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Sensitivity of simulated convection‐driven stratosphere‐troposphere exchange in WRF‐Chem to the choice of physical and chemical parameterization

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Sensitivity of simulated convection‐driven stratosphere‐troposphere exchange in WRF‐Chem to the choice of physical and chemical parameterization

 

Authors:  Daniel B. Phoenix,  Cameron R. Homeyer and Mary C. Barth

 

Published By:  "Earth and Space Science"

 

Published online:   20th July, 2017

 

Abstract:  

Tropopause‐penetrating convection is capable of rapidly transporting air from the lower troposphere to the upper troposphere and lower stratosphere (UTLS), where it can have important impacts on chemistry, the radiative budget, and climate. However, obtaining in situ measurements of convection and convective transport is difficult and such observations are historically rare. Modeling studies, on the other hand, offer the advantage of providing output related to the physical, dynamical, and chemical characteristics of storms and their environments at fine spatial and temporal scales. Since these characteristics of simulated convection depend on the chosen model design, we examine the sensitivity of simulated convective transport to the choice of physical (bulk microphysics or BMP and planetary boundary layer or PBL) and chemical parameterizations in the Weather Research and Forecasting model coupled with Chemistry (WRF‐Chem). In particular, we simulate multiple cases where in situ observations are available from the recent (2012) Deep Convective Clouds and Chemistry (DC3) experiment. Model output is evaluated using ground‐based radar observations of each storm and in situ trace gas observations from two aircraft operated during the DC3 experiment. Model results show measurable sensitivity of the physical characteristics of a storm and the transport of water vapor and additional trace gases into the UTLS to the choice of BMP. The physical characteristics of the storm and transport of insoluble trace gases are largely insensitive to the choice of PBL scheme and chemical mechanism, though several soluble trace gases (e.g., SO2, CH2O, and HNO3) exhibit some measurable sensitivity.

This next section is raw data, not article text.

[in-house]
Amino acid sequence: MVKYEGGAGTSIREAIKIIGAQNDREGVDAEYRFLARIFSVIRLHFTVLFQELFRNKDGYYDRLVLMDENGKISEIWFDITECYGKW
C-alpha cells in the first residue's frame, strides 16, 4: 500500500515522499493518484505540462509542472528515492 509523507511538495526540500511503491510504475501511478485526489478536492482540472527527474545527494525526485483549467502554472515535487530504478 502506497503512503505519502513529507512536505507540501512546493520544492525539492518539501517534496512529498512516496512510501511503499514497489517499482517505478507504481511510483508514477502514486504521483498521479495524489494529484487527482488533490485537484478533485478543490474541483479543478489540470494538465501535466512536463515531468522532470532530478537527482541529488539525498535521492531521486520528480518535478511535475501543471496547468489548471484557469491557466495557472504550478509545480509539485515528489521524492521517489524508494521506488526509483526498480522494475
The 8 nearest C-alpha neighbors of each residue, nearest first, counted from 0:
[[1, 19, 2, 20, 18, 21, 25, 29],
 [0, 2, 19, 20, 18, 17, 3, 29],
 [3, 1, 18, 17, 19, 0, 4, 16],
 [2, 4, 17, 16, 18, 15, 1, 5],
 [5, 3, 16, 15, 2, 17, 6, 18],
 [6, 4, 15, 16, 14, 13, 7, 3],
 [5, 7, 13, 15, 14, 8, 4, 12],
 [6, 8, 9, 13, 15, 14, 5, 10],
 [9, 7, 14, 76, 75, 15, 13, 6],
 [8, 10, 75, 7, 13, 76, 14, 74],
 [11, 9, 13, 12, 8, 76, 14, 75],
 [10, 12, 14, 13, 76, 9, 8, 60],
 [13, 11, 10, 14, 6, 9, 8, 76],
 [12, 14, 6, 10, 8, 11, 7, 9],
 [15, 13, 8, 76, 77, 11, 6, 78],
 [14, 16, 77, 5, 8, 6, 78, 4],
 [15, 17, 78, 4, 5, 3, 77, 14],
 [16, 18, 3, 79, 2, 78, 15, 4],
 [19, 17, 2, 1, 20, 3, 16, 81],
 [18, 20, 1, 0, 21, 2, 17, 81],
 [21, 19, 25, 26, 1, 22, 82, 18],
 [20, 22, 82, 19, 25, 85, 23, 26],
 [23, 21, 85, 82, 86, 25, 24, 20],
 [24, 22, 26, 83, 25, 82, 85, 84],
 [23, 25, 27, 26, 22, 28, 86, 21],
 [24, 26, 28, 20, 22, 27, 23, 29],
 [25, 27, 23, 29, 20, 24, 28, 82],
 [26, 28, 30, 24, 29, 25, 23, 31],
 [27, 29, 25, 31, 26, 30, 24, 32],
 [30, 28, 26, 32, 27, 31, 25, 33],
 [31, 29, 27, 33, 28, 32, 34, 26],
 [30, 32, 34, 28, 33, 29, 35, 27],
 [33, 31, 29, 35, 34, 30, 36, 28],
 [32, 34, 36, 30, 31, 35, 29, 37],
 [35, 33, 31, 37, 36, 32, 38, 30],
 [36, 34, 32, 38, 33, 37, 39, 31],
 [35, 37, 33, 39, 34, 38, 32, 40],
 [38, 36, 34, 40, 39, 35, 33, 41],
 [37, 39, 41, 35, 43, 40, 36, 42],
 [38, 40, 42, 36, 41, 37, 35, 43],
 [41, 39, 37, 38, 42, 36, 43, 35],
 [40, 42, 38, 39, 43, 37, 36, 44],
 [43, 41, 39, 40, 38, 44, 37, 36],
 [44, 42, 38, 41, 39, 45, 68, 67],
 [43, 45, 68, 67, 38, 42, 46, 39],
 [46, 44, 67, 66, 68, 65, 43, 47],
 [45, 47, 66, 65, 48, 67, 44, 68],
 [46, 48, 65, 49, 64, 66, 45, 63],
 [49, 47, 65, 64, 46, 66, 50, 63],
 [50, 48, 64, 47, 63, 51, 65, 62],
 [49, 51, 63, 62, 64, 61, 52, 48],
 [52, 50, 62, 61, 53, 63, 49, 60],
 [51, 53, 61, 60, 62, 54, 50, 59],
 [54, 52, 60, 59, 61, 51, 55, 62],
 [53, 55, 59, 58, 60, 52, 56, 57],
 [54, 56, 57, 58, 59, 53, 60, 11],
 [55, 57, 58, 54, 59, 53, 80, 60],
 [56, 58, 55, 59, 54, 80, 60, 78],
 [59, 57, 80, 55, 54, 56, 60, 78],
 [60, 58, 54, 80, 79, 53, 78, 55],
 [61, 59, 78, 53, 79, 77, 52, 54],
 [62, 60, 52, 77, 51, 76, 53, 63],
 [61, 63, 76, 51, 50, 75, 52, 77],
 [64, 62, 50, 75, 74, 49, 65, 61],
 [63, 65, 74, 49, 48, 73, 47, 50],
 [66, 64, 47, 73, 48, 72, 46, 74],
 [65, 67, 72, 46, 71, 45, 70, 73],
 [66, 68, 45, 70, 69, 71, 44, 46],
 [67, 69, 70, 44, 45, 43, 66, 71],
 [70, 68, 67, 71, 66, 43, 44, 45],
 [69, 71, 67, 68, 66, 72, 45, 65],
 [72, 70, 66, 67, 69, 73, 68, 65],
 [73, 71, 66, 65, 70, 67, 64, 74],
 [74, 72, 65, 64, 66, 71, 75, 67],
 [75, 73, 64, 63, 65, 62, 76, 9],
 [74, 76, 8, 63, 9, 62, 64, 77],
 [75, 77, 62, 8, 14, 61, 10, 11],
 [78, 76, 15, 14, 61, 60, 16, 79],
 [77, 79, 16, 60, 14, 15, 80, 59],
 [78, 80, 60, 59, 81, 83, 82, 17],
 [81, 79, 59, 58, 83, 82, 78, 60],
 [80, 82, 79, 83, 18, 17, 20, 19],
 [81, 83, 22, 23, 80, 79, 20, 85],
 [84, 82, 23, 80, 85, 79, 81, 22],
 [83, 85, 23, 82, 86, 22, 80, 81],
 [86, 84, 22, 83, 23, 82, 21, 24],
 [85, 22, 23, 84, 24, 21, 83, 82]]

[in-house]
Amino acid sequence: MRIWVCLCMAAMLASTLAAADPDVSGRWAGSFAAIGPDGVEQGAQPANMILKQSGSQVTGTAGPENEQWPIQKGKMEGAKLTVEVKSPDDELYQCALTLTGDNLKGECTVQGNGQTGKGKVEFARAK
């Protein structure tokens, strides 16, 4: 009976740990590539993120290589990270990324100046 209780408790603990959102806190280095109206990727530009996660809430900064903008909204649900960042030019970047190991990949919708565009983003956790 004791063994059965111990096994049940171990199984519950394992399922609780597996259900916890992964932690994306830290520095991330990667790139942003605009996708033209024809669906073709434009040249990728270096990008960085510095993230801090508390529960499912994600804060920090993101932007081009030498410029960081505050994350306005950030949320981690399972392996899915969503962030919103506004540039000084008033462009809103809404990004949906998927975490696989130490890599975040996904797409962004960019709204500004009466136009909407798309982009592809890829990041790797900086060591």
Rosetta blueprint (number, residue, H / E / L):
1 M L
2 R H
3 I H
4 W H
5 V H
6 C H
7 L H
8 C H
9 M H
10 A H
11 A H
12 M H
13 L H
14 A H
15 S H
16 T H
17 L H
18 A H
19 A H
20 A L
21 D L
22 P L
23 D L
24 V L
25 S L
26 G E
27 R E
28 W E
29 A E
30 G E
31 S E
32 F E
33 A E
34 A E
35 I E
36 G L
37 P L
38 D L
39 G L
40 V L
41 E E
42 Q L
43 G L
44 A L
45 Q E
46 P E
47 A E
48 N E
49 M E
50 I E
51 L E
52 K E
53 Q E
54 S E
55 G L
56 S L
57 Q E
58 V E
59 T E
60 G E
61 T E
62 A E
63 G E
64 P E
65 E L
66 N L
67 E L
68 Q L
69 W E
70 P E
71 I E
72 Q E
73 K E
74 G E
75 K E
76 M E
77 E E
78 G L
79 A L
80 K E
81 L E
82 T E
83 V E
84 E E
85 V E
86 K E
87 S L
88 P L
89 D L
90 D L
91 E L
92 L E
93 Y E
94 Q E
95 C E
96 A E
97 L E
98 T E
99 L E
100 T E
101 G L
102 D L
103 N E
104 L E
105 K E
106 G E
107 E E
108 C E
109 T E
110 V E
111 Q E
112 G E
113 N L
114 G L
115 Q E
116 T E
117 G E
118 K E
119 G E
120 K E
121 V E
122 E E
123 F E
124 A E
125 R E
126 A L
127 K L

Link to full article (website version): https://agupubs.onlinelibrary.wiley.com/doi/10.1002/2017EA000287

 

Link to full article (pdf version):  ://agupubs.onlinelibrary.wiley.com/doi/pdf/10.1002/2017EA000287

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